The O2 XDA IQ is a compact Wi-Fi enabled phone that runs Windows Mobile 5.0. Originally known as the HTC Tornado and then the Qtek 8310, this phone has had more names than it knows what to do with. It's not the most inspirational handset we've seen, but the dull design is easy to overlook when you realise how much it can do.

It's currently available on a monthly contract with O2.

With quad-band connectivity, infrared, Bluetooth and Wi-Fi, this phone will sync with pretty much anything. Via a GPRS or Wi-Fi connection you can browse the Web using the Internet Explorer application, which can also be synchronised with your PC, so you have all your favourite sites on your phone as well as your computer.

There's also a mini version of Windows Media Player that lets you play MP3s and WMA files and watch videos. We watched clips from the mobile site over a Wi-Fi connection and we were impressed with how easy and fast it was to browse the Internet and download content.

You can also access MSN Messenger and Hotmail, check your personal email via Direct Push Technology and Exchange 2003 SP2 and even access your calendar, contacts, tasks and inbox over the air.

We were impressed by the battery, which didn't drain as rapidly as we expected given the demands of Wi-Fi, and the audio quality on calls was decent.

After using the IQ for a few days we noticed that the navigation joystick is easy to inadvertently click. This is particularly annoying considering that using Windows Mobile involves a lot of navigation.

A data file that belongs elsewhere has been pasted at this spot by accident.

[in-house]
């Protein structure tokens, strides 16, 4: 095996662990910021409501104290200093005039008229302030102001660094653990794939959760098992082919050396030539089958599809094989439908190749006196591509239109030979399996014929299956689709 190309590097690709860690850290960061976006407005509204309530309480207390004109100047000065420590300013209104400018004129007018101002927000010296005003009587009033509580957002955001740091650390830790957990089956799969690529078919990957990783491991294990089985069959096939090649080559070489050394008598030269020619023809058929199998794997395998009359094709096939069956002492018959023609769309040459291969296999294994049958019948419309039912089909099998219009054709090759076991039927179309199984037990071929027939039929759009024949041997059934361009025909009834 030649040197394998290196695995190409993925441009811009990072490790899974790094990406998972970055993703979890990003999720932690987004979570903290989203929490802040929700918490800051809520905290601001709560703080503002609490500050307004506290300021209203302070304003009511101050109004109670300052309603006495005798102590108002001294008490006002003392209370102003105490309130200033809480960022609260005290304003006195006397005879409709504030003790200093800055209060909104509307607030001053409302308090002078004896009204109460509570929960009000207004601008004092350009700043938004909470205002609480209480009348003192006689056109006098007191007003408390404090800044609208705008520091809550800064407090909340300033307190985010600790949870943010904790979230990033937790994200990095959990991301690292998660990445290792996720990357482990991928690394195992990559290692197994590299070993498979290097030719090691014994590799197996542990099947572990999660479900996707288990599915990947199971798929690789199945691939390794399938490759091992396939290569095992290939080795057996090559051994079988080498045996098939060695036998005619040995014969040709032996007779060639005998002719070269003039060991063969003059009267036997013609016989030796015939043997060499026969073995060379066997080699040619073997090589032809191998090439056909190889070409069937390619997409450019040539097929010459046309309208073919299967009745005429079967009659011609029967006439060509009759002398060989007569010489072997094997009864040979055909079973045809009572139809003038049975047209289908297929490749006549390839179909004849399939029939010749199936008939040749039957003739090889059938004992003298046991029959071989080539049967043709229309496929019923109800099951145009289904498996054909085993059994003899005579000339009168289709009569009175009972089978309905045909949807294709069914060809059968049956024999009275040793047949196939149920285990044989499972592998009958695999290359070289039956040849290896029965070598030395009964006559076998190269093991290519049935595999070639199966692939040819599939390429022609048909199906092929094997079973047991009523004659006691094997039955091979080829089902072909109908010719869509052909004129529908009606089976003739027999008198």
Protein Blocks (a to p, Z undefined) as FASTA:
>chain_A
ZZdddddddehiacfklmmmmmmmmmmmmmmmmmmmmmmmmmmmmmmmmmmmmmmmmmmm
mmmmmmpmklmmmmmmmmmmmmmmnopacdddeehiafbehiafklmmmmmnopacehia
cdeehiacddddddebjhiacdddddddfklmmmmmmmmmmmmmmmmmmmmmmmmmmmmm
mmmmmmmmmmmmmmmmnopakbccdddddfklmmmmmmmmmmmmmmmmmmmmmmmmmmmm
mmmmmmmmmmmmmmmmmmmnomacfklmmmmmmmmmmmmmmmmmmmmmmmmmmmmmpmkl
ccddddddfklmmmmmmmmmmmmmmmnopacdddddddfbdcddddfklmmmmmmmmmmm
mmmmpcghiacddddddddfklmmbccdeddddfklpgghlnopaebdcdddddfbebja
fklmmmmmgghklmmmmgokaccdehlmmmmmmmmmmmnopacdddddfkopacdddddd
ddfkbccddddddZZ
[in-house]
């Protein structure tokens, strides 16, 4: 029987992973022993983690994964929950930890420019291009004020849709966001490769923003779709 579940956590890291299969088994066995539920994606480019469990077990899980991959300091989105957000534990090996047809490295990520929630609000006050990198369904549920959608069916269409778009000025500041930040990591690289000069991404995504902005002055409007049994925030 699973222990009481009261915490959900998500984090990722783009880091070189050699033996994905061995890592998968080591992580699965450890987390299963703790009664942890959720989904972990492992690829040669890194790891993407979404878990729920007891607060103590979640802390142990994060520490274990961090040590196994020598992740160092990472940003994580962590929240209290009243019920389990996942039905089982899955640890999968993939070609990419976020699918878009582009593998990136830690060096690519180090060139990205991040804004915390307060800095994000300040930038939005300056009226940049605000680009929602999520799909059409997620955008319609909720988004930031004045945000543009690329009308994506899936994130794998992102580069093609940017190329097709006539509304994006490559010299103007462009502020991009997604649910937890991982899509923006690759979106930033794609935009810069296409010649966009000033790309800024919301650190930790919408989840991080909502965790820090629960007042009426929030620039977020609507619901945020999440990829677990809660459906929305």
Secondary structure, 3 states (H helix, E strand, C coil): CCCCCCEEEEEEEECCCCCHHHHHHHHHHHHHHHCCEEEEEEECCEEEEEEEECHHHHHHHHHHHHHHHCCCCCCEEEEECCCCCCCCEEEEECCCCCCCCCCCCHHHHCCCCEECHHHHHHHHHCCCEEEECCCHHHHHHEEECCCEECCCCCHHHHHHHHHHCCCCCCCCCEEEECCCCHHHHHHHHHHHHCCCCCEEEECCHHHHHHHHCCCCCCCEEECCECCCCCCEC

The IQ runs on a TI OMAP 850 200 MHz processor and has 64MB SDRAM and 64MB ROM, identical to the HTC STRTrk's specs. We found that at times the interface froze or simply didn't work when we tried to access applications like MSN Messenger or the Windows Media player. There were also loading delays when accessing certain applications and a longer than normal delay during start up and shutdown -- a renowned feature on Windows Mobile handsets.

Another niggle we had with the IQ was the 1.3-megapixel camera. It is good enough for MMS images and taking the odd snapshot, but it doesn't have a photo light or flash. As a cameraphone, it can't compete with Sony Ericsson's K750i, and we were disappointed that an otherwise feature-packed handset fell short in the camera department.

The O2 XDA IQ might be a boring handset to look at, but with all its features this pocket-friendly phone provides hours of entertainment and useful services. We particularly enjoyed being able to use it at Wi-Fi hotspots to check our email accounts, download podcasts and even watch streaming videos on the media player.

If you're looking for a compact Wi-Fi enabled phone, this looks like it could be the handset to buy. However, we'll reserve our final judgement until we've spent more time with this Wi-Fi warrior.

Edited by Mary Lojkine
Additional editing by Kate Macefield